sampled data, so it can effective play four different sounds at the same time.
But what about the C64? SID's only capable of playing one digi at a time. How
on earth can we get it to play 2 samples at once, or 4? 8 or 16? C64's aren't
alone in their single channel output problem, most PC sound cards only have 1
channel for output (2 if you count Stereo). So how is it done? It's extremely
simple actually. You just add them together! But remember it's signed

The one thing that you have to worry about when adding though, is that you
don't overflow your result. For example, if you're adding two 8 bit numbers
together you could easily go higher than 127 or lower than -128, just by
having two loud samples. So it's best to use a 16 bit result, and handily the
65816 has 16-bit registers. :) On a side note, if a sample is mixed with an
exact opposite of itself, it turns to silence! I believe this is actually used
in some new cars to cut down on noise inside the car!  [Editor's note: it is
also used in things like aviation headsets, and goes under terms like "Active
Noise Reduction" and "Active Noise Cancellation"]

Not only does the mixer have to mix samples together, it also has to control a
couple of other things, namely volume and pitch.  The player reads the notes
and effects, and tells the mixer which samples to play, at what speed and how
loud they are supposed to be.

I'll start with volume, as it's quite an easy transformation. In Amiga MODs
volumes range from 0 (Silence) to 64 (Full volume). So a volume of 32 would be
half volume, and effectively divide the samples by 2. e.g. A sample of -40
would become -20 at volume 32, and a sample of 100 would become 50. The best
and fastest way to perform volume calculations in real time is of course
using a lookup table. So you end up with mixer code that looks like this:
(65816 remember!)

        lda [Samp]      ; Get the current sample
        and #$ff        ; It's 8 bits only
        asl             ; Multiply by 2 since the volume 
        tay             ; table is 16 bit values
        lda [VolTab],y  ; Get the value!

VolTab contains a pointer to the appropriate volume table, which is calculated


Volume was easy but what about pitch? Ordinarily if we were dealing with
normal 1 channel digis we'd simply change our CIA timer rate so data would
be fetched at a different speed, which is ideal. This is basically what the
Amiga does, except it's done in hardware, so doesn't steal valuable CPU
cycles. However, we can't do this as we're mixing various samples into one! So
instead we have to simulate different pitches by altering the sample position
at varying rates, rather than just going straight to the next sample.

So for example, if a sample needs to be played at twice its normal speed, we
add 2 to the sample pointer rather than 1, and it will sound twice as
fast. It's all very well adding values like 1 and 2, but what if the sample
needs to be 1.5 times the normal speed? It's easy solved with some fixed point
math (16 bits for the fraction, 16 bits for the integer part), and you end up
with something like this (remember that Samp is a pointer into the sample

        txa             ; Add the fraction part 
        adc Low         ; X is used to hold the low part
        lda Samp        ; Now add the integer with carry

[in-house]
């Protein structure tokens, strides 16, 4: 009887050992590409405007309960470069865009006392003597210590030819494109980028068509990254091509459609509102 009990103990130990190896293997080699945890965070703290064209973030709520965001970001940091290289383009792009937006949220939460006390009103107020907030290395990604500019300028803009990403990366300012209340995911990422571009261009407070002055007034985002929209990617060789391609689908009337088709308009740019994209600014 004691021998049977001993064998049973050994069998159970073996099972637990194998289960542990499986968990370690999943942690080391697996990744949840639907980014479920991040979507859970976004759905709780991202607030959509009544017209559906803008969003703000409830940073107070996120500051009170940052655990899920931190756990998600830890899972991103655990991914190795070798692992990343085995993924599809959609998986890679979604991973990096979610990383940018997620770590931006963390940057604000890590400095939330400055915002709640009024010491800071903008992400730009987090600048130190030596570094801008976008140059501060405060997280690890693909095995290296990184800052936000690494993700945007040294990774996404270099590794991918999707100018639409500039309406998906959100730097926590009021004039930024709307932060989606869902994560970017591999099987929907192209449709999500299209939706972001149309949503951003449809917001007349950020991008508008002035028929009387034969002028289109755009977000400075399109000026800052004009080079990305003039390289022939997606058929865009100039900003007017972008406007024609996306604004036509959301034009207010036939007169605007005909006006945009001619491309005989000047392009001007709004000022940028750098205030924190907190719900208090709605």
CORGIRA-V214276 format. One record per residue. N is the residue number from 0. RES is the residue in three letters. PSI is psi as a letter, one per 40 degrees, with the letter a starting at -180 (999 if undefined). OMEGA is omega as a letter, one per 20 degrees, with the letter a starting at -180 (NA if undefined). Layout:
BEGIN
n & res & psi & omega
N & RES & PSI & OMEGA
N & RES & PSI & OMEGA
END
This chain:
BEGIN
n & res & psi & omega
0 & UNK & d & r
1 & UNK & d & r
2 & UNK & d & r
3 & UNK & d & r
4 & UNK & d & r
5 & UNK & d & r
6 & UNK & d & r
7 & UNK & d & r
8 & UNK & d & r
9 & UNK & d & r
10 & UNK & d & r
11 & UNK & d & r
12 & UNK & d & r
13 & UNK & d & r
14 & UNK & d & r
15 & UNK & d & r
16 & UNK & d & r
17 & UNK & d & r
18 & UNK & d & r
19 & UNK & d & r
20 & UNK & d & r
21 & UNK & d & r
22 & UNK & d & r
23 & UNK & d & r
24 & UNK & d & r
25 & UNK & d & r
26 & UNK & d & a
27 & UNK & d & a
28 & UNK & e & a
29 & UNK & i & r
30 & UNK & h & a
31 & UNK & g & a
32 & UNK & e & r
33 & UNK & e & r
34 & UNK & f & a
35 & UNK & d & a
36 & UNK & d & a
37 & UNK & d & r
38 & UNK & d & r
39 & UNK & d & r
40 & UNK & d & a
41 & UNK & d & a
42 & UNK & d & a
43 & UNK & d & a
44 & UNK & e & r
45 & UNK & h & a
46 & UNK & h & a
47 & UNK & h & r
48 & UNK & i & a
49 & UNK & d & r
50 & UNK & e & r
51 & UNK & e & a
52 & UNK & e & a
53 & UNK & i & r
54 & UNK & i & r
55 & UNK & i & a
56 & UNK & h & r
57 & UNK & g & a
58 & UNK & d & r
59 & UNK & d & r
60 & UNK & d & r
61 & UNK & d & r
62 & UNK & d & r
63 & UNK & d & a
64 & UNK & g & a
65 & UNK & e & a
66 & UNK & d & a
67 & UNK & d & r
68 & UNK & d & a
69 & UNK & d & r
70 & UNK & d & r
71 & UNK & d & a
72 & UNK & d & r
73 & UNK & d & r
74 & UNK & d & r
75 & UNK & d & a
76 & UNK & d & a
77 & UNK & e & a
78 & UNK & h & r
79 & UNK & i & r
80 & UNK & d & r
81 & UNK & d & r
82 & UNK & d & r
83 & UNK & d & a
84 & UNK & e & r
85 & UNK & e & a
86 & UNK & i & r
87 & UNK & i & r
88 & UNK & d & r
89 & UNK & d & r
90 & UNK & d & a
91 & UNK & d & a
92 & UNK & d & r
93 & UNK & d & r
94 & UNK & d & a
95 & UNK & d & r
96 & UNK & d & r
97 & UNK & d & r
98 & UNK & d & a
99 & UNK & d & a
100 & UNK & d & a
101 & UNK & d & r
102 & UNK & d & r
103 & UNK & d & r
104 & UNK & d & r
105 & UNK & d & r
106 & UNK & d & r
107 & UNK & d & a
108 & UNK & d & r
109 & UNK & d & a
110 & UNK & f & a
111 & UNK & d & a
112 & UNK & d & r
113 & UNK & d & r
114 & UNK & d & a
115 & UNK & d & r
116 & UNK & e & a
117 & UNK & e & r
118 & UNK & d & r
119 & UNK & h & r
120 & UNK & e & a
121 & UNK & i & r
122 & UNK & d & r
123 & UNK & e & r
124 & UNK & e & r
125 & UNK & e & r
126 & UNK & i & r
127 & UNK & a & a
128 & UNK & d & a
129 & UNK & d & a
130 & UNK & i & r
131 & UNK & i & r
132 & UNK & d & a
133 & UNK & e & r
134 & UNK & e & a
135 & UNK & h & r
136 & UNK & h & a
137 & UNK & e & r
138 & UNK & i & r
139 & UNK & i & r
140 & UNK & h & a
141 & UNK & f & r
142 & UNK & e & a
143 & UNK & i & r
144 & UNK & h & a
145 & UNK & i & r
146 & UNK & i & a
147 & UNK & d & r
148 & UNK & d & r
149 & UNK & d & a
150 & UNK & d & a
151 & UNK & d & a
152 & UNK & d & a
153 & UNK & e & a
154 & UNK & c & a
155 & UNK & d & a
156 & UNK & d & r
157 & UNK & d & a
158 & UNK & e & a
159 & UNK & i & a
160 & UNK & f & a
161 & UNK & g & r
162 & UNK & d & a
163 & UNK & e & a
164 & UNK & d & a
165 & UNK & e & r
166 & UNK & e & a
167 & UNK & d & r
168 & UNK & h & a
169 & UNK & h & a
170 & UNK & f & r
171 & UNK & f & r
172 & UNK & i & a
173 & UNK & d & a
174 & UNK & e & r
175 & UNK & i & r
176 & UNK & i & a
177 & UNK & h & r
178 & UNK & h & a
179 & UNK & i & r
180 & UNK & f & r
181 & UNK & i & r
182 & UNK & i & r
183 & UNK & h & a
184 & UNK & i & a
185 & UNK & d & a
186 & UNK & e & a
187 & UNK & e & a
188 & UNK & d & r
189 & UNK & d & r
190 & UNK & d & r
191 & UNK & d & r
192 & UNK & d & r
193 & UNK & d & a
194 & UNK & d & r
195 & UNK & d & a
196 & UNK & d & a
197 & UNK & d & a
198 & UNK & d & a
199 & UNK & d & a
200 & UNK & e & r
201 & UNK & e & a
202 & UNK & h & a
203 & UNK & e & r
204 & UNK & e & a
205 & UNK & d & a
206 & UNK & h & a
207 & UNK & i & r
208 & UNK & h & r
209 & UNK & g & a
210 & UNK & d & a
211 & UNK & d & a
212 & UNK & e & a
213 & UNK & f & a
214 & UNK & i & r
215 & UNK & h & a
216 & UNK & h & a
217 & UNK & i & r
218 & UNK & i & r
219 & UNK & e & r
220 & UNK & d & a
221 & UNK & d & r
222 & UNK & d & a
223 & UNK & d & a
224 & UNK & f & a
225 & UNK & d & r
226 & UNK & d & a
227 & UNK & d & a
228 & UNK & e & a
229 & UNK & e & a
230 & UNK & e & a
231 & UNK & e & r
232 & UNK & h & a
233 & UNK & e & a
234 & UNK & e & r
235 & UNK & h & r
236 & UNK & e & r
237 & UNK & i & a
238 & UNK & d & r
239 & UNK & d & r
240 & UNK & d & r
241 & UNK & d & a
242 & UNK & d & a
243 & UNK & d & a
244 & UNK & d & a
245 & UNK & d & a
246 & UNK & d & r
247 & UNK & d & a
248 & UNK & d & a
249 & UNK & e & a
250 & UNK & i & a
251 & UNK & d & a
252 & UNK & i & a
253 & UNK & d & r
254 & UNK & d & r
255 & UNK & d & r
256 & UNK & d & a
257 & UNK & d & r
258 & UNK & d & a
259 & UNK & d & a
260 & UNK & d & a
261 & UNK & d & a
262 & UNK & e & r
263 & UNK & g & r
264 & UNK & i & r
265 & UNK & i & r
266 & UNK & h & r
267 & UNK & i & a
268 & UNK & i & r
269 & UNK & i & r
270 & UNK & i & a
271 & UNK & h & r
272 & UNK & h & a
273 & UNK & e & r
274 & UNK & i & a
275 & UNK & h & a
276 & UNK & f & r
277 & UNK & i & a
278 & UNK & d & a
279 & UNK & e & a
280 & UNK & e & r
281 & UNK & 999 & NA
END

adc Hi
        sta Samp
        bcc noinc       ; Crossed a bank boundary?
        inc Samp+2
noinc   ....

Very simple really isn't it?

Note that the tradeoff here is between playback rate and sample rate; that is,
if we have a sound sampled at 10000 samples per second, and take every other
sample, that's like taking 5000 samples per second.  So instead of changing
the _playback_ rate -- which is what e.g. changing the CIA timers does -- we
instead effectively change the original _sample_ rate. Another thing worth
mentioning is that when the playback rate is greater than the sample rate, you
can improve output by "interpolating" the sample. Interpolating is basically
guessing what the sample would have sounded like if it were sampled at the
playback rate. I won't go into it any more than that, as adding it will slow
the mixer down. I believe Nate's latest modplay64 does interpolation.

That's basically all that the mixer does, but I've left out one part, which is
the part that adds the samples together. Rather than adding 4 values together
at a time the Josmod mixer uses a buffer to add all the values for 1 channel
in one go, and then adds all the samples for the next channel to that buffer,
etc. This means that the mixer can handle as many channels as it wants, rather
than being fixed to 4 channels. Here is the code for mixing 2 samples: (Assume
16 bit registers!)

        lda [Samp]
        and #$ff
        lda [VolTab],y
        adc (OutBuf)            ; Add it to the buffer
        sta (OutBuf)
        adc Low
        lda Samp
        adc Hi
        sta Samp
        bcc ninc
        inc Samp+2
ninc    lda [Samp]
        and #$ff
        lda [VolTab],y
        ldy #2                  ; Next buffer position
        adc (OutBuf),y
        sta (OutBuf),y
        adc Low
        lda Samp
        adc Hi
        sta Samp
        bcc ninc2
        inc Samp+2
ninc2   ...

By changing Samp (and Low/Hi) the same code can add different samples to the
buffer.  Josmod uses an unrolled mixing loop which does 16 samples before
looping, otherwise there'd be too much loop overhead.

You will note that at the end of mixing all the channels what we're left with
is a buffer that is full of 16 bit samples. Well, I believe the IDE64 team
have a made a 16 bit sound card... but generally this buffer is not going to